Underdetermination can be divided into weak and strong underdetermination. To claim that a theory is weakly underdetermined is to say that the currently available evidence fails to prove it, but some evidence collected in the future might conceivably be able to. To claim that a theory is strongly underdetermined is to claim that it is fundamentally impossible to acquire evidence that could completely settle the dispute between the rival theories.
Another distinction is between deductive and inductive underdetermination. For two theories to be deductively underdetermined means that the available evidence does not completely contradict either theory. The case of inductively underdetermined theories is more problematic; not only are the theories compatible with the available evidence, but even attempts to determine which theory is better fail.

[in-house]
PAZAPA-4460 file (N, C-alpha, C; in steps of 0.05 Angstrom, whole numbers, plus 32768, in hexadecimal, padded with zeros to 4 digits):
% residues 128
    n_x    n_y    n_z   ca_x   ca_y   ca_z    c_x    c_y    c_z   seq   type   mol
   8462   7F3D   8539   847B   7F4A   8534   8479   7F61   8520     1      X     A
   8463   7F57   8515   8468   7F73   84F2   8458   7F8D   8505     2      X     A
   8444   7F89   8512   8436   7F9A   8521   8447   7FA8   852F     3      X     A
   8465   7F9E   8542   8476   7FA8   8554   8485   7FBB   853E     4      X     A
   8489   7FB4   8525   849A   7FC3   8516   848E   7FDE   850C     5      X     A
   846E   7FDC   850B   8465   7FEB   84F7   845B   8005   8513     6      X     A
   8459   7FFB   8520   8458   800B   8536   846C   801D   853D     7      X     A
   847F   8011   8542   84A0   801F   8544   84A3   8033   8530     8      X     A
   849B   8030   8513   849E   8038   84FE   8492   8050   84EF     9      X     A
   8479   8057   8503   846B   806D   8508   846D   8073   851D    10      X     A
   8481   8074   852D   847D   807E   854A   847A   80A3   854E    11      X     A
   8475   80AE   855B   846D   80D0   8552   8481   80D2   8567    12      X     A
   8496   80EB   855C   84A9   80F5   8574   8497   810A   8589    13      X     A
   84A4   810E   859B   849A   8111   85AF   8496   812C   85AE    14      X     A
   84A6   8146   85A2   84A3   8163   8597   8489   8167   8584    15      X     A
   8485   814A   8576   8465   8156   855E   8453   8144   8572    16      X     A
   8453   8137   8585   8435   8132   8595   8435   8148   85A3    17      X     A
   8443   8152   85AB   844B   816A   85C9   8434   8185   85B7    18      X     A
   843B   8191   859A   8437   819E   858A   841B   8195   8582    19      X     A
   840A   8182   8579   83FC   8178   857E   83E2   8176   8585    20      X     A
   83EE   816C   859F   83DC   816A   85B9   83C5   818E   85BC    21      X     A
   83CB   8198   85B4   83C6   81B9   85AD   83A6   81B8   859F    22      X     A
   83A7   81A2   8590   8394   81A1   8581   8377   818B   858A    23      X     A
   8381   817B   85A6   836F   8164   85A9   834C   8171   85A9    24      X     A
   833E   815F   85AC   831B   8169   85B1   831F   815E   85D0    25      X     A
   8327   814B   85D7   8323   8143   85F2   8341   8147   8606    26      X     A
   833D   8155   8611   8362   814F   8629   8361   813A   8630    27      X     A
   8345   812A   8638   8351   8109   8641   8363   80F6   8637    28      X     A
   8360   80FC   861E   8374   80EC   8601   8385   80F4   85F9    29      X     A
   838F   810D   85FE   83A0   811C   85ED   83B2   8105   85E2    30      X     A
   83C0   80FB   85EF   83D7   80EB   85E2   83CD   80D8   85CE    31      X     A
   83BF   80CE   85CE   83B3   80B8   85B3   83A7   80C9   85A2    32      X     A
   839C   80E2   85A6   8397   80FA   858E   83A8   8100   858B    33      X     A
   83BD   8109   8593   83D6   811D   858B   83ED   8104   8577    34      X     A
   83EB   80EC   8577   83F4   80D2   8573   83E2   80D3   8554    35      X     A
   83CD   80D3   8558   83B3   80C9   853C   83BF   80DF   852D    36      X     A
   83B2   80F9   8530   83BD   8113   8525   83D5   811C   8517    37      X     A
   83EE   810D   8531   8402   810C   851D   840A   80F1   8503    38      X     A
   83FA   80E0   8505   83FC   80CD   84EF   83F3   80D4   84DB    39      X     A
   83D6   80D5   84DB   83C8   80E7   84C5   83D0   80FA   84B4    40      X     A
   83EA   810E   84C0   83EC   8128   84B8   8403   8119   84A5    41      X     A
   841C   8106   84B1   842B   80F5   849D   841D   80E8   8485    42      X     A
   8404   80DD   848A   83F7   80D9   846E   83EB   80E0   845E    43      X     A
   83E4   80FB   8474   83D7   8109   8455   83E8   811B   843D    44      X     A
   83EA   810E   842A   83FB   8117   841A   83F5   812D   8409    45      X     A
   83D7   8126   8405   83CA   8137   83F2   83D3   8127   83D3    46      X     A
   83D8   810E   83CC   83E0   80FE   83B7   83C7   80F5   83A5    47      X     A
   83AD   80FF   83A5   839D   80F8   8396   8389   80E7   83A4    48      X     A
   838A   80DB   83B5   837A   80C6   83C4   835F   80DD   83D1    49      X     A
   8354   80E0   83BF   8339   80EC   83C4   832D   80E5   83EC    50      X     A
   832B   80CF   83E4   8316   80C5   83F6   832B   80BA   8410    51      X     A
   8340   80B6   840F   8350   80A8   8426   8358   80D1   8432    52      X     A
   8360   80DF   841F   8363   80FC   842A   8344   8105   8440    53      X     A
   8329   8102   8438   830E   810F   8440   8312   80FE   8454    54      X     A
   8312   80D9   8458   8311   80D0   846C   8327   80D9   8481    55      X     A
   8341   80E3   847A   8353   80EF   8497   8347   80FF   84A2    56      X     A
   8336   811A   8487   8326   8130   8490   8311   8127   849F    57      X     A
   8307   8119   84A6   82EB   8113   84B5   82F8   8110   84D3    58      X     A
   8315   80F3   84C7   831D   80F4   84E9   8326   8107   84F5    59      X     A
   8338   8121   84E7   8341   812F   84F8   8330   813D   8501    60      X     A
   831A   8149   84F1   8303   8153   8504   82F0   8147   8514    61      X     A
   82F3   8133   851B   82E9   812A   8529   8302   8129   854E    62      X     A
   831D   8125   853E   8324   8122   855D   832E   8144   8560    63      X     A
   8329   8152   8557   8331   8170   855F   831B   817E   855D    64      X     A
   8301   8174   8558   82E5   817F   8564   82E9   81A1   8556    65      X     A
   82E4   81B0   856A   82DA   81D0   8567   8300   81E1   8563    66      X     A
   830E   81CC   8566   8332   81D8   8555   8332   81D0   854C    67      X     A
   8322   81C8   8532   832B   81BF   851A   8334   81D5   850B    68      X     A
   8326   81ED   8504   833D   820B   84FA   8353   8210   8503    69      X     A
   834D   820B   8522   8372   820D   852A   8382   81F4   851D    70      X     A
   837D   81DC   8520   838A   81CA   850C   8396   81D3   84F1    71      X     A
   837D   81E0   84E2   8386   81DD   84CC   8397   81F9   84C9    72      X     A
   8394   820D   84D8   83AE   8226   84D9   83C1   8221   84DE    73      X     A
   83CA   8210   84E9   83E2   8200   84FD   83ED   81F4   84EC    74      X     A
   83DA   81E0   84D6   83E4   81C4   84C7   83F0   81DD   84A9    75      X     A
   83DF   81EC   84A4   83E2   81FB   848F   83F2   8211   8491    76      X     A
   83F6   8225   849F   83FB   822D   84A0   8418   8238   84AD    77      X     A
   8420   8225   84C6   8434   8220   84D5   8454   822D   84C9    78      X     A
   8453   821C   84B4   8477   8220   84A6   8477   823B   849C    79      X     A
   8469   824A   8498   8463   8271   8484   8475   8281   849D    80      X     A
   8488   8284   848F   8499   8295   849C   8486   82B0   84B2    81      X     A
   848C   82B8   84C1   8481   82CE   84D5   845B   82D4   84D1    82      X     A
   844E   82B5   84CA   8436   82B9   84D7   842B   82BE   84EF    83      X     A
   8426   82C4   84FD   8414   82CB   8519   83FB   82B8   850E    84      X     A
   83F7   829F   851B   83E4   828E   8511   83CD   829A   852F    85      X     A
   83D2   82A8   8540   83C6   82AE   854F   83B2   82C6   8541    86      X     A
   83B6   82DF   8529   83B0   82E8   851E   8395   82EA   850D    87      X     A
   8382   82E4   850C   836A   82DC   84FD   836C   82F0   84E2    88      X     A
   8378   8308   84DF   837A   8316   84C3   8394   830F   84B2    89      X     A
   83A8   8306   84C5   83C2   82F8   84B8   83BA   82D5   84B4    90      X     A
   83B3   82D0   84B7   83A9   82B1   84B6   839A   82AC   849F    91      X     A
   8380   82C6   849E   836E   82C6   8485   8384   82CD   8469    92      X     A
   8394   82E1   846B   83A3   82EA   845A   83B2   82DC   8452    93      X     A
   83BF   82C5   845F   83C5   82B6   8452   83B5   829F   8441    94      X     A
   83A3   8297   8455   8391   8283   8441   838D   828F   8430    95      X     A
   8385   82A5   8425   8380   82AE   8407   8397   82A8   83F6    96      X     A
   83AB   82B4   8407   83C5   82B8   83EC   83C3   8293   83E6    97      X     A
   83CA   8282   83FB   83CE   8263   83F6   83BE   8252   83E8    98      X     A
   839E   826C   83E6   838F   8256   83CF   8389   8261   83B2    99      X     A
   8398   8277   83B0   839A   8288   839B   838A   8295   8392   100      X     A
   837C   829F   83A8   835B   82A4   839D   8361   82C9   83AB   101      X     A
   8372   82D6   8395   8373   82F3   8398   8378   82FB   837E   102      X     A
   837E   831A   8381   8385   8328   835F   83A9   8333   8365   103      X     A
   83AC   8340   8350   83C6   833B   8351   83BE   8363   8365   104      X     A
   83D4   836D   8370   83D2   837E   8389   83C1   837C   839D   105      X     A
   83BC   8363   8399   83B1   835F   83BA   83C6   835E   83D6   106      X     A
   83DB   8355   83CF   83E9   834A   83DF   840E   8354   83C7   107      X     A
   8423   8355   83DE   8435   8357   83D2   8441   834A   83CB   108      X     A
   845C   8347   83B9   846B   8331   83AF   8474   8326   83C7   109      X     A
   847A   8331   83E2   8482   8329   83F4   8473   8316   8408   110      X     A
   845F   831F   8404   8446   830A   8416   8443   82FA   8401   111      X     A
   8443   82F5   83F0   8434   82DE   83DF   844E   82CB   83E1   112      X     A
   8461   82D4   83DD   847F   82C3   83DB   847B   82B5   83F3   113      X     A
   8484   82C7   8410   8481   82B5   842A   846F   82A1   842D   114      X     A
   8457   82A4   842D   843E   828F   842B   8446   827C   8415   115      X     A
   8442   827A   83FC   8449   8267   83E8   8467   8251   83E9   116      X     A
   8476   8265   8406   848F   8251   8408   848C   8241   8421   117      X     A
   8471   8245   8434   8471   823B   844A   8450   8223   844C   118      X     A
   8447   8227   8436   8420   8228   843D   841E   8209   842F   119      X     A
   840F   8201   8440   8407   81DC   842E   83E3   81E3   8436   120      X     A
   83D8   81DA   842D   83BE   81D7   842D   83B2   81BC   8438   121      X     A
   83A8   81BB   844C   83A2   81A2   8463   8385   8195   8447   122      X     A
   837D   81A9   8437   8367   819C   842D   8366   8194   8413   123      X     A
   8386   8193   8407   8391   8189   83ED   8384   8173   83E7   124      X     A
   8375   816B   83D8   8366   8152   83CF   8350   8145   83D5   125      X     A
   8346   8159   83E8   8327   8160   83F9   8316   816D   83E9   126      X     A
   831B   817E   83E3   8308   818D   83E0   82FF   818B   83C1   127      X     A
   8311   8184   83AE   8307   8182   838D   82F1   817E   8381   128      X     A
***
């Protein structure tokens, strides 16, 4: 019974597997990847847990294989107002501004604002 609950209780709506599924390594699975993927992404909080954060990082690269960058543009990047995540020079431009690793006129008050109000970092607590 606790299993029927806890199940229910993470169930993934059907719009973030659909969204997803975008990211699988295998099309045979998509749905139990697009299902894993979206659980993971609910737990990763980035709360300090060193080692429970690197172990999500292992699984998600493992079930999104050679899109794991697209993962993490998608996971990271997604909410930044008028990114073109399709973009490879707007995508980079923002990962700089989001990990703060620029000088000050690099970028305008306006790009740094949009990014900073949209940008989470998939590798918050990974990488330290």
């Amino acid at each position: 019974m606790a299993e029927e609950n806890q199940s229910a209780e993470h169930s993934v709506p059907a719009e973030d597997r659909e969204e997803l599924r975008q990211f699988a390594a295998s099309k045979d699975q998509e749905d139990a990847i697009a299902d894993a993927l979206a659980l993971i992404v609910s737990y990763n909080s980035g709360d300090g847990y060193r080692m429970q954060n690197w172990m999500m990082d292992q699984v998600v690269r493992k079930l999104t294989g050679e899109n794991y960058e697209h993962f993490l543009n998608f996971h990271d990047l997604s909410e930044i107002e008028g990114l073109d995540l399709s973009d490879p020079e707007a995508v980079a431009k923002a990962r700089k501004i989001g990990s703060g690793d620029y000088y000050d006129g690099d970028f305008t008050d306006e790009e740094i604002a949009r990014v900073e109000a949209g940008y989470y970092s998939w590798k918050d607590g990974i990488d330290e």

The possible combinations of these two distinctions yield four types of underdetermination, though by definition a case of weak inductive underdetermination admits the possibility of its own resolution into mere deductive underdetermination through the acquisition of future evidence, otherwise it would fall under strong underdetermination. In turn, it could be argued that it is impossible for a theory to be truly strongly, inductively underdetermined: it would have to admit absolutely no possibility of valid evidence in the favor of other theories or against itself, which would necessitate it not making any novel predictions, which in turn is a valid inductive argument against it (see Occam's razor).
Claims of weak underdetermination tend to center on what evidence happens to be available for some specific set of theories, while strong underdetermination often involves more general epistemological claims about what kind of evidence is possible or viable at all, either for a particular theory or for theories in general.
Strong underdetermination can also be inadvertently caused by the analyst. Assumptions should never be made as they may bias the data and render a false result. Use only verifiable information in the final formation of the hypothesis.
Now that basic principles have been explained, lets move onto some practical examples.
Example 1, Video from an abandoned hospital